Misha Defonseca, author of Misha: A Memoire of the Holocaust Years, has admitted that her bestselling book, published in 1997, "was an elaborate fantasy she kept repeating, even as the book was translated into 18 languages and made into a feature film in France," according to the Associated Press.
Defonseca, 71, "wrote in her book that Nazis seized her parents when she was a child, forcing her to wander the forests and villages of Europe alone for four years. She claimed she found herself trapped in the Warsaw ghetto and was adopted by a pack of wolves that protected her." In a statement, Defonseca said "she never fled her home in Brussels during the war to find her parents." The AP reported that there had been increasing pressure on the author recently to defend the accuracy of her book.
The Boston Globe explored the legal tangles that have been going on for more than a decade between Defonseca and her publisher, Jane Daniel.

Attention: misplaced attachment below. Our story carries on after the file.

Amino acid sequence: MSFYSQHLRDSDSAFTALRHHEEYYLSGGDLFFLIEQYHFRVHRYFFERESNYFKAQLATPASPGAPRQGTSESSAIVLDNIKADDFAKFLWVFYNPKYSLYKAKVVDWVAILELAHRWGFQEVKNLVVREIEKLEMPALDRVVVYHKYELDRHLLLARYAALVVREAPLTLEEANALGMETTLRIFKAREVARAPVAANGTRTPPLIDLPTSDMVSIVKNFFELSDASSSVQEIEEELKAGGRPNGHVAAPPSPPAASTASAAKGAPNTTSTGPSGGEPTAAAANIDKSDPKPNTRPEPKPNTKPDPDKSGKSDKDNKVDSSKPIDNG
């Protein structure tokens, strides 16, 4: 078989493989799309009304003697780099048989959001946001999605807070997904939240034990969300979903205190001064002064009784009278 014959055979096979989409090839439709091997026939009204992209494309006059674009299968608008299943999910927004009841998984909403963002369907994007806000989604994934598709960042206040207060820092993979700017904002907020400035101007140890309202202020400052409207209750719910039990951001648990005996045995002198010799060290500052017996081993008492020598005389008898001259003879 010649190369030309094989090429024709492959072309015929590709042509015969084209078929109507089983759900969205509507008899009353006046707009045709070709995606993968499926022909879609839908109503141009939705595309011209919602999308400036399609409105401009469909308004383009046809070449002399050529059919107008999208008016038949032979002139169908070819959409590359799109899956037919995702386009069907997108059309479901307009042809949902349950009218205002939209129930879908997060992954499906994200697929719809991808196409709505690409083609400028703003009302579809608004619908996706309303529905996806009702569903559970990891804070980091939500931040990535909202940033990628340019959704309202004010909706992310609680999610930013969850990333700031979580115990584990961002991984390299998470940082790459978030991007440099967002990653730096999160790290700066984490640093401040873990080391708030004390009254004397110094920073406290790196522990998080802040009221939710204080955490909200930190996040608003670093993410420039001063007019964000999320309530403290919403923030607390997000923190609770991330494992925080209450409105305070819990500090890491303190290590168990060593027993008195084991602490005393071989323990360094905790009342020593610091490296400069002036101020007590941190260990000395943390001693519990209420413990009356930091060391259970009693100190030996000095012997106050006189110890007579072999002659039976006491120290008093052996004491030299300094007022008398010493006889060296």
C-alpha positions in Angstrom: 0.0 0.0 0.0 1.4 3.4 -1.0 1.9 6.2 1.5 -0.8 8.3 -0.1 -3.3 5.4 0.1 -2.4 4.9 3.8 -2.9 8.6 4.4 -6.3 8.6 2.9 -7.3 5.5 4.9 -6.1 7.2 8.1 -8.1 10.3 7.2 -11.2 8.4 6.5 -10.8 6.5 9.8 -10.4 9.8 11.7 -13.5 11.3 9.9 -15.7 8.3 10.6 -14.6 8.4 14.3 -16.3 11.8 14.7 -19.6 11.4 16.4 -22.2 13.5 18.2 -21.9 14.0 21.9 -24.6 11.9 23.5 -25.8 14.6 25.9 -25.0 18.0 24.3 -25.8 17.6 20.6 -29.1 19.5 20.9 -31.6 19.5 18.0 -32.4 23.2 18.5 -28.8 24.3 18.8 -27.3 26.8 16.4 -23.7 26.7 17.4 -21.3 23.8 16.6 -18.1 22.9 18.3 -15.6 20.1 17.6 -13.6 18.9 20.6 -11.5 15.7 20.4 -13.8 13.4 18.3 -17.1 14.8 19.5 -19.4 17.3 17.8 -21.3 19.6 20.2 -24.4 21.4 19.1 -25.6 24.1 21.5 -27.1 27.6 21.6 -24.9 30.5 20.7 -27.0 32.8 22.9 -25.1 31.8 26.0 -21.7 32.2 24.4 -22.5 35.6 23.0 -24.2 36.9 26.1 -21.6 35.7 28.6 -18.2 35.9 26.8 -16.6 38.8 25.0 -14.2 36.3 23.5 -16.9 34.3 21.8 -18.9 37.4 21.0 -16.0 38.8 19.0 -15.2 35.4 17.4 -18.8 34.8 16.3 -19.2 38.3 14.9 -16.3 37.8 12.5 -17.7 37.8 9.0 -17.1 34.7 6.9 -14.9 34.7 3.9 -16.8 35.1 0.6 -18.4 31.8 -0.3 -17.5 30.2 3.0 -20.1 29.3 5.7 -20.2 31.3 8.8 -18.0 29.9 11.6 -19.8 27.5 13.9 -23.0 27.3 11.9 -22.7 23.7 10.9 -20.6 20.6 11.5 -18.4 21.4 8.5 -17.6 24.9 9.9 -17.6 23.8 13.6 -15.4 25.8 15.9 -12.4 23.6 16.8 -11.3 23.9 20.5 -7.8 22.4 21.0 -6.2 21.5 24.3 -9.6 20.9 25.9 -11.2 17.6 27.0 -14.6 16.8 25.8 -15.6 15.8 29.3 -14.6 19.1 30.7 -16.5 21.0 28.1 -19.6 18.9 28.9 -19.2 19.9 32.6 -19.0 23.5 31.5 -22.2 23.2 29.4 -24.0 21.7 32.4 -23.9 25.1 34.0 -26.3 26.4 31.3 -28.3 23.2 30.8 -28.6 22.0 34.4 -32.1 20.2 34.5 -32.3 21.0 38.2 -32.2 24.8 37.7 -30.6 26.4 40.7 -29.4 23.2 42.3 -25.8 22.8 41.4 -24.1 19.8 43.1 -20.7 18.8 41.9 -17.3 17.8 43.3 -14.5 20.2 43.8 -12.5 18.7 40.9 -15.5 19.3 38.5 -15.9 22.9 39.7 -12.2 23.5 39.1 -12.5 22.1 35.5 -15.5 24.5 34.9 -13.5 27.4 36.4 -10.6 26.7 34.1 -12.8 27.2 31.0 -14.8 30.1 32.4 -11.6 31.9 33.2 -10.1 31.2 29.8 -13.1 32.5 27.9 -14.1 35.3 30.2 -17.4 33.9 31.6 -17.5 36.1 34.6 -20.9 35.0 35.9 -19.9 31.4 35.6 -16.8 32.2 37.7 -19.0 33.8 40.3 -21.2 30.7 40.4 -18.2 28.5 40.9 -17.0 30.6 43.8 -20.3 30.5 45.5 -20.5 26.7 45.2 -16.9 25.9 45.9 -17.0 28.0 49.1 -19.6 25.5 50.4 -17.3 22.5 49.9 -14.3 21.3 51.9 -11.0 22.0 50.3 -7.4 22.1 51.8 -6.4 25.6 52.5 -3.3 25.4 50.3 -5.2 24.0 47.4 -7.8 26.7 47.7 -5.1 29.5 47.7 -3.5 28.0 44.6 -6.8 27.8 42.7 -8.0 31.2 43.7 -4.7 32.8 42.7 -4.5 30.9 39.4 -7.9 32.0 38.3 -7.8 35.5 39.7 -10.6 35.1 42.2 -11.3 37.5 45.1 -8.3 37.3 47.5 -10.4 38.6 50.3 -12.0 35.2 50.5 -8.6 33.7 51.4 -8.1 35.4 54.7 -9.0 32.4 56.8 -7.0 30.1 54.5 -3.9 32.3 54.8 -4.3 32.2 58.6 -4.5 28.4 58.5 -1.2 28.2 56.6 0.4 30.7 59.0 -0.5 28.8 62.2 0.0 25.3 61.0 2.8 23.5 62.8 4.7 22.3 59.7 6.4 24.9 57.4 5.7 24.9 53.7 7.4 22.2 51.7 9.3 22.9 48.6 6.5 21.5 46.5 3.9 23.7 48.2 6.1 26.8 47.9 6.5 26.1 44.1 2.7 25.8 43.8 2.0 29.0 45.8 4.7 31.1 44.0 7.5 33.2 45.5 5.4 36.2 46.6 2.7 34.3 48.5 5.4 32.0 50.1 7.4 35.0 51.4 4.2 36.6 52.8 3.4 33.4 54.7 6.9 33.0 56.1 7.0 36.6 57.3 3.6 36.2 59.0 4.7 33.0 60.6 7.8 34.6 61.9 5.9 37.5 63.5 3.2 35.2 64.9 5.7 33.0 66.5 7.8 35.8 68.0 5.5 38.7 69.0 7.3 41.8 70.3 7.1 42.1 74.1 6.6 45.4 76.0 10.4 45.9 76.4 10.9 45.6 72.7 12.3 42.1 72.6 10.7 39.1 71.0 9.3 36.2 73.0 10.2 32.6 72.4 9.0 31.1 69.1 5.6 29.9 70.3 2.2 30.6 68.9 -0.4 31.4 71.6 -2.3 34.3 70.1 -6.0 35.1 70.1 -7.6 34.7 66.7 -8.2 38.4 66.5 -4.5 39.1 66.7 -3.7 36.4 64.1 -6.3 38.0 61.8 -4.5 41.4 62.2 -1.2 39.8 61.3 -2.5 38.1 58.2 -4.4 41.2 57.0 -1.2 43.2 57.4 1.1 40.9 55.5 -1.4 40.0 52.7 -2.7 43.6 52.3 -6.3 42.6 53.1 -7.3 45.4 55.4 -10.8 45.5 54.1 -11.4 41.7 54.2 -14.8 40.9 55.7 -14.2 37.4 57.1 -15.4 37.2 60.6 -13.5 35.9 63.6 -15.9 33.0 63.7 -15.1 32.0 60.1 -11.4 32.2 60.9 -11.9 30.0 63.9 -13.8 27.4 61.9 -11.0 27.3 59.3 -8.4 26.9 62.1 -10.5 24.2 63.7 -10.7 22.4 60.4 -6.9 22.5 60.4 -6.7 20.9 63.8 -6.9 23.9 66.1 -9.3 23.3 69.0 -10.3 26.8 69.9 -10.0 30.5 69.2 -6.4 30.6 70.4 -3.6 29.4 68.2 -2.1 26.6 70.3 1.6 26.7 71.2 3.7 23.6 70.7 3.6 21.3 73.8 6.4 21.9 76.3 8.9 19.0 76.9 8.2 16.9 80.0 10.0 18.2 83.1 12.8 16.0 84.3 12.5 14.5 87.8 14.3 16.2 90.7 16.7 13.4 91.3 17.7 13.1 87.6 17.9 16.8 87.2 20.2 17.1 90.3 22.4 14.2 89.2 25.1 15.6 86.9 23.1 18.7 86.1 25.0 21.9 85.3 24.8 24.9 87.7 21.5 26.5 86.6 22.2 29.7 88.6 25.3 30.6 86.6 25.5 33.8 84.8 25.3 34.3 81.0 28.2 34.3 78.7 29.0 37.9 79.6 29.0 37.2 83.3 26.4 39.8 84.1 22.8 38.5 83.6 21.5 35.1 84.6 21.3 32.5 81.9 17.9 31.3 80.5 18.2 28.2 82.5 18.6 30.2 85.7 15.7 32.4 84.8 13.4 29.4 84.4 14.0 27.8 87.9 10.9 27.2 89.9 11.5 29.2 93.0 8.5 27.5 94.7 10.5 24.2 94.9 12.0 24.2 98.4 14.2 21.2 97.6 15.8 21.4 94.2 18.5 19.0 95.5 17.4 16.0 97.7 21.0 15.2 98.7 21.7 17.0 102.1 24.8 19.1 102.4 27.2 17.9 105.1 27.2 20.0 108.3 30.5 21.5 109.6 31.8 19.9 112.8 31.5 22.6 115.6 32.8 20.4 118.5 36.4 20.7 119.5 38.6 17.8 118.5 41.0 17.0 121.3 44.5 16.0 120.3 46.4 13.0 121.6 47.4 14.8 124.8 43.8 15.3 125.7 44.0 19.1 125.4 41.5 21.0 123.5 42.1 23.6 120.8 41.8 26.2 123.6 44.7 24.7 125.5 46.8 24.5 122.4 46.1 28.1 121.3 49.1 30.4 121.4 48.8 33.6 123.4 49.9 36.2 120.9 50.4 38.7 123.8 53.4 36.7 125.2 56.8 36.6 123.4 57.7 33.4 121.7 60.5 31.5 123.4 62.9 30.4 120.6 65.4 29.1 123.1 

In reaction to the announcement that Odyssey Bookshop, Novato, Calif., is preparing to close its bricks-and-mortar operations and opt for a rare books website, the Marin Independent Journal reported that "the independents that are still hanging in say they are around because of customer loyalty, niche markets and rapport with the community. But some admit they are barely holding on."
"None of the independents are doing well except the larger independents such as Book Passage," said Sharon Jones, owner of Habitat Books, Sausalito. "The only way I keep going is the following I am trying to build. The ones making it are not single-entity small stores."